If you are looking for a seriously good mainstream Somdej amulet then those blessed by Phra Kru Sang Wat Inn, should be high on your list of possibilities. Phra Kru Sang was one of the most famous and revered monks of Wat Intraviharn, Bangkok, a temple well known for the 32-metre high, 10-meter wide standing Buddha image known as Phrasiariyametri, commonly referred to as Luang Phor To, after the great monk that created it, Pra Somdej Buddhachan Toh.
It took over 60 years to complete and is decorated in glass mosaics and 24-carat gold. The topknot of the Buddha image contains a relic of Lord Buddha originating from Sri Lanka. Wat Intharaviharn or more popularly known as “Wat In” is located in Bangkhunphrom sub-district, Bangkok, at the nothern edge of the Banglamphoo area. It was built at the beginning of the Ayuthaya period and was originally called Wat Rai Phrik.
Amulet collectors will be familiar with this temple due to the Somdej amulets created by Somdej Toh buried under the large buddha image, commonly referred to as Somdej Bangkhunprom. These amulets were originally created for the purpose of funding the construction of the great statue.
In fact, Somdej Phra Buddhachan Toh passed away at mid night on 22th July 1872 A.D. (2415 B.E.) in the hall for sermons at Wat IN. Wat Intraviharn has been blesed with a series of very sacred monks considered to be some of Thailand’s most revered.. Among them, Gurus like Somdej Phra Bhudhacharn (Toh) Promrangsi, Wat Rakang, Luang Phor Pu – Toh’s student and of course Phra Kru Sang whose amulets are much sought after
The history of Wat Intharaviharn can be traced back to reign of King Rama I ” where the King managed to suppress rebellion in Laos and brought members of the Lao royal family to settle in this area. One of these was Chao Inthawong, who was a devout Buddhist and helped to restore the local temple which is now Wat Intharawihan..
Somdej Toh first pioneered the idea of a standing Buddha and works began in 1867. His successor and royal student Luang Phor Pu and others finished the projects and the huge Buddha image, named as Luang Phor To, was finally completed only in 1927.Previously Wat Intraviharn has also been named Wat Bangkunprom Nok or Wat Intraram, finally being renamed during the reign of King Rama VI as Wat Intraviharn.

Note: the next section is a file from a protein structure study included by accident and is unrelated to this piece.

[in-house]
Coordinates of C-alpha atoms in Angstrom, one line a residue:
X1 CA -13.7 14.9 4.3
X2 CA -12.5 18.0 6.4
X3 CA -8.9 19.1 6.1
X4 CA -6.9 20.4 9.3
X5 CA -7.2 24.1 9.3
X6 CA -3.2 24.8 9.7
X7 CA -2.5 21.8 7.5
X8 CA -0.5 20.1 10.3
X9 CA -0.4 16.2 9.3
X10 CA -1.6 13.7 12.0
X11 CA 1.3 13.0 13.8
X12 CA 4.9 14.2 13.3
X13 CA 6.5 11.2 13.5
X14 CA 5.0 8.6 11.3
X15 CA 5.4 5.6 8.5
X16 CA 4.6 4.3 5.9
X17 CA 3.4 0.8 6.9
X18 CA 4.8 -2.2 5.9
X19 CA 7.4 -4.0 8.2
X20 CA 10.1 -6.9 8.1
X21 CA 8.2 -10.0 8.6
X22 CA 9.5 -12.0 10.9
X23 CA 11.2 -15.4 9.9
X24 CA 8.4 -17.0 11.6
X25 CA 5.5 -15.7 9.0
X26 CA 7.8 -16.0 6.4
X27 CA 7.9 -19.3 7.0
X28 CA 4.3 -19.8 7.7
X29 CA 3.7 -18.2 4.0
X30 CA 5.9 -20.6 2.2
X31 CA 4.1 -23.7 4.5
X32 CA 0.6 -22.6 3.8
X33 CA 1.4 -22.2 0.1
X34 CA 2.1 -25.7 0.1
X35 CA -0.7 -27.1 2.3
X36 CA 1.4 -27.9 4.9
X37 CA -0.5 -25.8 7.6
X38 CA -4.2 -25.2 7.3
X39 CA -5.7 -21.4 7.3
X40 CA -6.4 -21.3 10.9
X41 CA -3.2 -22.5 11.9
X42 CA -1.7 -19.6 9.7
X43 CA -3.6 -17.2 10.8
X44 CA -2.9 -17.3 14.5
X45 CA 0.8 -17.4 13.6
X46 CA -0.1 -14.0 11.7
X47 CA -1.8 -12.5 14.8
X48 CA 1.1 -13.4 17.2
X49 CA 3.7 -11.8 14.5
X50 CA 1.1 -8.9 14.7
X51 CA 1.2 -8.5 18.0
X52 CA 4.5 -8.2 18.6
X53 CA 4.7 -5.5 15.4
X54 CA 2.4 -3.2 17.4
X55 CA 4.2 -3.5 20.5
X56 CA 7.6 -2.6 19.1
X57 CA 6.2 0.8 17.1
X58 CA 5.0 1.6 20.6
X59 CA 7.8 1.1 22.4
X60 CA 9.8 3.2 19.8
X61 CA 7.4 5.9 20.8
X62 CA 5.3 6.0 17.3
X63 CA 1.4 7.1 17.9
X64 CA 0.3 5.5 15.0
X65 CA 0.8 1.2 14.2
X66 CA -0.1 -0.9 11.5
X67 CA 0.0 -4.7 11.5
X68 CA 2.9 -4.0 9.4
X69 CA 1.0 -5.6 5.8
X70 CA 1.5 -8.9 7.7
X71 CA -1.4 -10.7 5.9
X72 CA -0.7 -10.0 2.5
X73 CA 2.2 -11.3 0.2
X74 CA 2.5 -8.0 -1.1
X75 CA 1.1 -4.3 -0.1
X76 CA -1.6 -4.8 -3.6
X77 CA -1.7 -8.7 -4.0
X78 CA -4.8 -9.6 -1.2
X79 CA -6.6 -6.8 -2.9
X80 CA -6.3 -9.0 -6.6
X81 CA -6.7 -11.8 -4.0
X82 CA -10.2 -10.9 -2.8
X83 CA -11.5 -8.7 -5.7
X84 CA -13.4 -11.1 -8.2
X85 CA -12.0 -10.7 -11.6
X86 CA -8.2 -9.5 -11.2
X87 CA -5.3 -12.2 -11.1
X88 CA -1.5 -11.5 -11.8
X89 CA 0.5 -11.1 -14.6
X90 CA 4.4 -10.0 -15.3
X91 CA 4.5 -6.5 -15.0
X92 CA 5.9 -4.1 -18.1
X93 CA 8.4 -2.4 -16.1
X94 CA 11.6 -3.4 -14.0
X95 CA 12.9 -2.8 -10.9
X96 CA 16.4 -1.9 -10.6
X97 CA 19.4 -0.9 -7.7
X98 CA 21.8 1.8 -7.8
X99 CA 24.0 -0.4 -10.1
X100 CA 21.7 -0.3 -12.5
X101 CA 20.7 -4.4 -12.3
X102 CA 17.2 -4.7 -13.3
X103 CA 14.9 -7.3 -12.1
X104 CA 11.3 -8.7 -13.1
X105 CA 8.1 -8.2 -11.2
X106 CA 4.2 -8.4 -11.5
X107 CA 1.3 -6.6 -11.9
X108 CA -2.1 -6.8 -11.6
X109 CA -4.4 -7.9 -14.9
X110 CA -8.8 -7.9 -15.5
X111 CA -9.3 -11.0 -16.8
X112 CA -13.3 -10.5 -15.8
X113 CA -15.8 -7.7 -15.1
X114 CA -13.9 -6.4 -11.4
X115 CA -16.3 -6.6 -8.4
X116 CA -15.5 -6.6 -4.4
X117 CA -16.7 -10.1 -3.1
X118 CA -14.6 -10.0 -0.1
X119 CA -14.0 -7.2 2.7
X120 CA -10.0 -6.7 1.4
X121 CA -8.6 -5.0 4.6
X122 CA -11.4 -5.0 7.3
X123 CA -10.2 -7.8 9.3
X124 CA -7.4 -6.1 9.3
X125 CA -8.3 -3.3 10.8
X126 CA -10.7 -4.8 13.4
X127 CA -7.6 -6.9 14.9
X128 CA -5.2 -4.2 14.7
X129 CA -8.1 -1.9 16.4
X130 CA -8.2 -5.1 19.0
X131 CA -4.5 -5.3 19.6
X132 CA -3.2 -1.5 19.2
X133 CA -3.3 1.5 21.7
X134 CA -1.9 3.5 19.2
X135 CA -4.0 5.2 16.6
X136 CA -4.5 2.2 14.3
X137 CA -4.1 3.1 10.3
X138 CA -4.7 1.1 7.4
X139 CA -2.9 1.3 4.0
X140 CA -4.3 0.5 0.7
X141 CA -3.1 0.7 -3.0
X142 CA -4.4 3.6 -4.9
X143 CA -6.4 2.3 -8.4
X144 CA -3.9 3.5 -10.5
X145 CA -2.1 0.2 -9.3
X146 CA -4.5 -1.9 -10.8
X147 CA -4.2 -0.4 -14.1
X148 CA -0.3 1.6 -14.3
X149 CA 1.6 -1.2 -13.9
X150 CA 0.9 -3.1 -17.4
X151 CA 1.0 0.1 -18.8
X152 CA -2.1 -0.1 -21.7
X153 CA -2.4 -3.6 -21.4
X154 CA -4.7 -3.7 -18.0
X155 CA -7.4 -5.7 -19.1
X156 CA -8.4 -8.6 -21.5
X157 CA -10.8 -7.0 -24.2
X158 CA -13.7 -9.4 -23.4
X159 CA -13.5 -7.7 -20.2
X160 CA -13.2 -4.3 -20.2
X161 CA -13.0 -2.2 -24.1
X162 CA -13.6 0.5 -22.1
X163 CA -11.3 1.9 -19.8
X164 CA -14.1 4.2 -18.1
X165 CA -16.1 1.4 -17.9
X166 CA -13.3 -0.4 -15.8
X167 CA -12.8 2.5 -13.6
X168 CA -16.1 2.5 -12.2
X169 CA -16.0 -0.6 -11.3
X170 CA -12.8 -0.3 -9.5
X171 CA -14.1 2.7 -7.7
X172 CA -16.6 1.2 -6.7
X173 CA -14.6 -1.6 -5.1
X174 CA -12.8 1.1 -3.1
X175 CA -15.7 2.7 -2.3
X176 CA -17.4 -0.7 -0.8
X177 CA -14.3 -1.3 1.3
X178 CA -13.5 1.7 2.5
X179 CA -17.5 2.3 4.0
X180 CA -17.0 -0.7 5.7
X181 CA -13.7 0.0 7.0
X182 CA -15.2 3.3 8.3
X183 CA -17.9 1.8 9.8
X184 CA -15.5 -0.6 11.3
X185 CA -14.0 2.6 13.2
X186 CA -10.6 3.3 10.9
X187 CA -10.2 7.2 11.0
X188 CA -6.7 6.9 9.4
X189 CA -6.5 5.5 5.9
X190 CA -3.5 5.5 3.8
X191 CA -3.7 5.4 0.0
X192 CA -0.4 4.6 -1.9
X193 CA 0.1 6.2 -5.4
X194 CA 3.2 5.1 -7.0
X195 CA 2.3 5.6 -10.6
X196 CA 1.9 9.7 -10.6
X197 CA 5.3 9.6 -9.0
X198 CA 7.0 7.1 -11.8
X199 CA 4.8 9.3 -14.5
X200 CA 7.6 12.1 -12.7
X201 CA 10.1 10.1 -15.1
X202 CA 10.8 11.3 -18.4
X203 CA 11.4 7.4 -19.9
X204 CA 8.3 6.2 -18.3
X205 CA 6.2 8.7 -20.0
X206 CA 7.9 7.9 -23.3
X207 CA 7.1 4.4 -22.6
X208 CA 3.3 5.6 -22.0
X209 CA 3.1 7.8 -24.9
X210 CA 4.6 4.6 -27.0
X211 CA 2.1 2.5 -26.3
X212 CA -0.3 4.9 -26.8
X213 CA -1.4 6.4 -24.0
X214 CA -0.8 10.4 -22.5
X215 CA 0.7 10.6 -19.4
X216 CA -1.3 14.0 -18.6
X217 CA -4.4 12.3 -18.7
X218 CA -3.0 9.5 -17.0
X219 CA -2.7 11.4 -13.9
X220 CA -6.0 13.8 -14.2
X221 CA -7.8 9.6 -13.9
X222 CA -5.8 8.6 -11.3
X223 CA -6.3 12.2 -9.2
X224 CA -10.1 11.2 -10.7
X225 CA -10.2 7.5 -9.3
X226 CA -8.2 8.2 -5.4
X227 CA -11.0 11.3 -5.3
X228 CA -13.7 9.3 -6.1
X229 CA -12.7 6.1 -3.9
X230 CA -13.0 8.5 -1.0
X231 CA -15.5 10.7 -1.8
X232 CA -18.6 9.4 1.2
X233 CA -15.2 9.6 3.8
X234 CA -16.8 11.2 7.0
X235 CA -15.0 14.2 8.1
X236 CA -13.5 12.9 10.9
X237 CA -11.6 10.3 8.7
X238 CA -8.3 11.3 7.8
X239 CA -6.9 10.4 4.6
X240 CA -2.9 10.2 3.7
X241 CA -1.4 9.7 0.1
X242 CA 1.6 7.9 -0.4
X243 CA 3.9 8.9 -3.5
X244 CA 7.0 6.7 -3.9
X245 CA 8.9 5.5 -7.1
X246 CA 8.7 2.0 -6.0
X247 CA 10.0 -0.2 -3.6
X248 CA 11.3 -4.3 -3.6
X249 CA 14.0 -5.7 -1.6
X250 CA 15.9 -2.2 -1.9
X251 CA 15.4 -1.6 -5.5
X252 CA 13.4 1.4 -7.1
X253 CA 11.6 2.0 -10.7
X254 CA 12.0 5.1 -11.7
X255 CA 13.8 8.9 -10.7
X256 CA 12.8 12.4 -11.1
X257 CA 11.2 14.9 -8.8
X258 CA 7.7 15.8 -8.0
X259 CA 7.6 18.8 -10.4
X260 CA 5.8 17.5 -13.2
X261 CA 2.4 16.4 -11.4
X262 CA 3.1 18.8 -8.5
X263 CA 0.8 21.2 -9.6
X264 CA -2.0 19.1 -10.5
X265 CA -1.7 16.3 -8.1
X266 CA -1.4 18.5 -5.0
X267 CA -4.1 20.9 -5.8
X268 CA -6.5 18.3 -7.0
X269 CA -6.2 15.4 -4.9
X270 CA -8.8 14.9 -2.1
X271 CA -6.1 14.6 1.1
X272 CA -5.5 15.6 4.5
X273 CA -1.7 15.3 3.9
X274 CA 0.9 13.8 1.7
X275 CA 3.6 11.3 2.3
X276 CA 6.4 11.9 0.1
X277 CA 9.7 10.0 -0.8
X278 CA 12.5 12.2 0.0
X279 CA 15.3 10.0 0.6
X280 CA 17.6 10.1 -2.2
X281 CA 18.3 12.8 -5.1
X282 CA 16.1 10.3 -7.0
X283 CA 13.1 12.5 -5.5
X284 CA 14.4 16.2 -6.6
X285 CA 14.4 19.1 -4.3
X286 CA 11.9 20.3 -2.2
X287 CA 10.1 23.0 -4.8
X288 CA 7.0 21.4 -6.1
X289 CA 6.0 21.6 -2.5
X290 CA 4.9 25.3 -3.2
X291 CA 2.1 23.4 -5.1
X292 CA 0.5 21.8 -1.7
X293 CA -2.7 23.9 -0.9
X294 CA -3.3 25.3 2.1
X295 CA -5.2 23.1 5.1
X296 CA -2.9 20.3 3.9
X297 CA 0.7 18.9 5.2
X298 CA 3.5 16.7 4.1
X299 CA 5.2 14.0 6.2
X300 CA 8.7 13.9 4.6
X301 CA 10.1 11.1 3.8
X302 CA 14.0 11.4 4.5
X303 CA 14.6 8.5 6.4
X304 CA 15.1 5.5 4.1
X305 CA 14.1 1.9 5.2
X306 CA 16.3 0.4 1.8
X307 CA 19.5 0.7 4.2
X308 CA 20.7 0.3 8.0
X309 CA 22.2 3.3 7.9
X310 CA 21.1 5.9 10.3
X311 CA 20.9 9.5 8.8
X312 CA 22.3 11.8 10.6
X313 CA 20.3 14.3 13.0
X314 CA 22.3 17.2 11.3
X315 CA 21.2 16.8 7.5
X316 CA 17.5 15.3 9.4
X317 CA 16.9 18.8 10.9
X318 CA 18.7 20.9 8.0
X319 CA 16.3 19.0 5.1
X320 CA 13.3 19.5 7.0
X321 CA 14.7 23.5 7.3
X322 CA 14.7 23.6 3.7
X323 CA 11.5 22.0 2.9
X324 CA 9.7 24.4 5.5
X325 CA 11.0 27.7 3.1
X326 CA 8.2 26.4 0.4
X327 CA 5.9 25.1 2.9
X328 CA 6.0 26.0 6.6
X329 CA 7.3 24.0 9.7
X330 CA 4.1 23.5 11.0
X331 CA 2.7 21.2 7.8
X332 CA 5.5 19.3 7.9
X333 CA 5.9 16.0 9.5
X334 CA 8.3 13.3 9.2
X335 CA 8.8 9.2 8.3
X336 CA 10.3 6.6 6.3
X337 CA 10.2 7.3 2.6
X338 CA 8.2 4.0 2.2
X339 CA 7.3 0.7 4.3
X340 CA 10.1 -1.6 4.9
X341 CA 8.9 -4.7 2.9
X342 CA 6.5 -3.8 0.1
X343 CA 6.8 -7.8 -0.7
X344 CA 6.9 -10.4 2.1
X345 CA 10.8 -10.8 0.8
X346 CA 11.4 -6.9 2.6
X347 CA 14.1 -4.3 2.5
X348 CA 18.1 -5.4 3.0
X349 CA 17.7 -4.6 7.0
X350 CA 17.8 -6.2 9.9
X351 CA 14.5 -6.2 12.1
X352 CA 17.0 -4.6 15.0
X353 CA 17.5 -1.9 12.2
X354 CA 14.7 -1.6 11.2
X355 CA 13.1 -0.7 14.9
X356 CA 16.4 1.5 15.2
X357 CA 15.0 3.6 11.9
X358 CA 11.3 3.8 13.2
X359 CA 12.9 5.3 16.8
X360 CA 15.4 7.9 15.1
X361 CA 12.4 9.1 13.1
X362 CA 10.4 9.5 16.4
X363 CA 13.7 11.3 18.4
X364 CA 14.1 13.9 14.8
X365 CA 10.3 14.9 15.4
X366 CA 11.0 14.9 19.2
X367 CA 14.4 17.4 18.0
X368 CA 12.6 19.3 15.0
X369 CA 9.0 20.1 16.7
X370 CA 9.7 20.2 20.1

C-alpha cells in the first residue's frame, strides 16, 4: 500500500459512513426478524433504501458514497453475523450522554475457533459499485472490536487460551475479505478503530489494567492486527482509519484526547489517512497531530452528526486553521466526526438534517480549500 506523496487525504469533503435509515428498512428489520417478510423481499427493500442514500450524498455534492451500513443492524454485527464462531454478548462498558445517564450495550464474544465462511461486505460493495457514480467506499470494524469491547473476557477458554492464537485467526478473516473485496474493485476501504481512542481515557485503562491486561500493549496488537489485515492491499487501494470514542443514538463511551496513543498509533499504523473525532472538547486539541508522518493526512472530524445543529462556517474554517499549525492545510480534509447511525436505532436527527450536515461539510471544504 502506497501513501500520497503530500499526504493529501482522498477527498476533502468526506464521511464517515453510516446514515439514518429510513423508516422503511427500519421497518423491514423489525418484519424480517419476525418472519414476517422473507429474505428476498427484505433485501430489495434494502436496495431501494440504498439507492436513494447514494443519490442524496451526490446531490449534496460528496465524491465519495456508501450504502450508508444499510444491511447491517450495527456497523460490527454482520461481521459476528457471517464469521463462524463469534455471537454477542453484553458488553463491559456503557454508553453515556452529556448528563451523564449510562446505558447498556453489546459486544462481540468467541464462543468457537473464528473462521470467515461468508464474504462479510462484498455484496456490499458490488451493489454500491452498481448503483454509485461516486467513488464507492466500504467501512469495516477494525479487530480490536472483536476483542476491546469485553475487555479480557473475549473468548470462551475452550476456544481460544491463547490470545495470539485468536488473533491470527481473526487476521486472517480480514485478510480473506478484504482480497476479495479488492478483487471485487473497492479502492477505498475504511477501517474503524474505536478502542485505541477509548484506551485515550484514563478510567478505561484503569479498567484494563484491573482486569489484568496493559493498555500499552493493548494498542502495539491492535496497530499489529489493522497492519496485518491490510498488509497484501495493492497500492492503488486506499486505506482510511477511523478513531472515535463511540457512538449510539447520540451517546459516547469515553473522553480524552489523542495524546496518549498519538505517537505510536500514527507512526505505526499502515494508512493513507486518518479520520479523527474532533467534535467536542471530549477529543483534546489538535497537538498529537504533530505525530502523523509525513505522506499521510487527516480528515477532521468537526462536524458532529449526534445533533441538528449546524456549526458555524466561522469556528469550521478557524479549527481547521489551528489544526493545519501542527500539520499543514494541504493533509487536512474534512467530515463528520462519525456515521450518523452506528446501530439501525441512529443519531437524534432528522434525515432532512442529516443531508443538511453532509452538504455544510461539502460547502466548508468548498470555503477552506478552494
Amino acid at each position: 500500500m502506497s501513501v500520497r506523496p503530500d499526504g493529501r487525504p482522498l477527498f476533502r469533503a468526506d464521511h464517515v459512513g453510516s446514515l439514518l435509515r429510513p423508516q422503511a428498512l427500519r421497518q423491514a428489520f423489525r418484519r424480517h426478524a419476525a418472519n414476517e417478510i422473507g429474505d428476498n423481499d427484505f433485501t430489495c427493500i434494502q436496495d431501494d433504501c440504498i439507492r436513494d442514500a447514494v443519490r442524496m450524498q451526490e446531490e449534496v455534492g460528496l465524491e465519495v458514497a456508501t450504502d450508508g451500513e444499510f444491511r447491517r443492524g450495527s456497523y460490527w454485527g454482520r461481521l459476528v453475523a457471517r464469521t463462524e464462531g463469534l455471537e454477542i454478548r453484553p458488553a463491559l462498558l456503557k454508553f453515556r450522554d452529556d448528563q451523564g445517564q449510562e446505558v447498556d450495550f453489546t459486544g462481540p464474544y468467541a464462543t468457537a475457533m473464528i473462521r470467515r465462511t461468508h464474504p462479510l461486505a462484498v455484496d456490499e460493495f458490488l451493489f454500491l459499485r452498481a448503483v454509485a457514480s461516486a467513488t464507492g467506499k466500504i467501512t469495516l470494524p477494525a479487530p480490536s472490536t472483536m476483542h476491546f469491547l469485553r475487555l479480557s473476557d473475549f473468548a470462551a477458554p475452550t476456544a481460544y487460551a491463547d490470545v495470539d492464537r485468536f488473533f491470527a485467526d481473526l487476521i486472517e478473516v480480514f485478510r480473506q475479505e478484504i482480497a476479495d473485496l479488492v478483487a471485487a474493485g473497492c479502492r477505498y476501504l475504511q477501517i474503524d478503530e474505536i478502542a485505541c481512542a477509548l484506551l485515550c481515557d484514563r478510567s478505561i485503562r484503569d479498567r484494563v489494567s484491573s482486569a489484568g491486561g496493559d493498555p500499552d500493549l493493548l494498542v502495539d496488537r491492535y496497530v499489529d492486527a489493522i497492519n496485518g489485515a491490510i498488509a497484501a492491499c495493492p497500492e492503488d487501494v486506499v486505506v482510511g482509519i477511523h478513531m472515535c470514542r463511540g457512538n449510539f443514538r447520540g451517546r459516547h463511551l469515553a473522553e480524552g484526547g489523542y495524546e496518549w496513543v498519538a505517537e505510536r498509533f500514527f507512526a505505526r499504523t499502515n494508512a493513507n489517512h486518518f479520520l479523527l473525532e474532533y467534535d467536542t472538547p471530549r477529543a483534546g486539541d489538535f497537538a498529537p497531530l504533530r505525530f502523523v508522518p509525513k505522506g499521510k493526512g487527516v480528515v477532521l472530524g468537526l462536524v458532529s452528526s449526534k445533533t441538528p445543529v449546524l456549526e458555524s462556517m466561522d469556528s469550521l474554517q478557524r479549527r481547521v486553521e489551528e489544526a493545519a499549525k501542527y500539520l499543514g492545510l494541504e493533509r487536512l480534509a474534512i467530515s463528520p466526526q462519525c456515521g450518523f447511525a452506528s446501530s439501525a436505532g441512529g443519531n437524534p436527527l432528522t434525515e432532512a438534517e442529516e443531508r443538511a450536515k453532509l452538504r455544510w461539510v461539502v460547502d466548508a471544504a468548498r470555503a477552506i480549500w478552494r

When World War II broke out many people sought refuge at the temple after the suggestion of the Supreme Patriarch of the Buddhist faith, Somdej Pra Sankaraj Pae.
Countless lives were saved despite numerous bombs falling within the vicinity liitle or no damge was incurred. It was thought that the power of the sacred statue commissioned by Somdej Toh was providing extreme protection.. Amulets blessed by Luang Phor Pu are very valuable and in extremely high demand. Even the least expensive pims will cost in excess of 75,000 Baht each, not suprsing as he was the disciple of Somdej Buddhachan Toh.Phra Kru Sung received the knowledge from Luang Phor Pu who is known to have been his mentor at Wat In. Amulets blessed by Luang Phor Sang are less expensive but just as efficacous.
Interestingly the amulets created by Luang Phor Sang and Luang Phor Pu are almost identical. It is thought by most scholars that the moulds were created by the same smiths.
The biggest difference is the amulets created by Luang Phor Pu are blank on the reverse, whilst those of Luang Phor Sang were embossed with two sacred spells known as Dokjun and Yant Ha,
Many unscrupulous individuals have erased the spells on the reverse of LP Sangs’ amulets to be sold as amulets created by Lunag Phor Pu. This incidentally has made original examples created by LP Sang rarer than those of his counterpart Luang Phor Pu, which has now led to a situation that his amulets are being faked.
Despite the fact that amulets created by Luang Phor Sang are less valuable it is generally agreed by all experts that the sacred power is identical. Phra Kru Sang blessed his amulets in B.E.2460 to raise funds to support the completion of the construction project of Pra Sri Ariyamettrai, or Luang Por Toh the famous sacred giant standing Buddha Image, initially started by Somdej Buddhachan Toh.
These pims are commonly referred to as Pra Pong Phra Kru Sang amulets and today, as in the past, are very highly respected for the sacred power to protect worshippers from danger, injury, whilst at the same time increase charm and fortune.
It is important that if you intend to acquire one of these pims you acquire a good reference book such as the one shown below and only buy from a reputable dealer who can provide all the necessary paperwork and certification.
Credits given to Chris Jones from Phra-Kru.com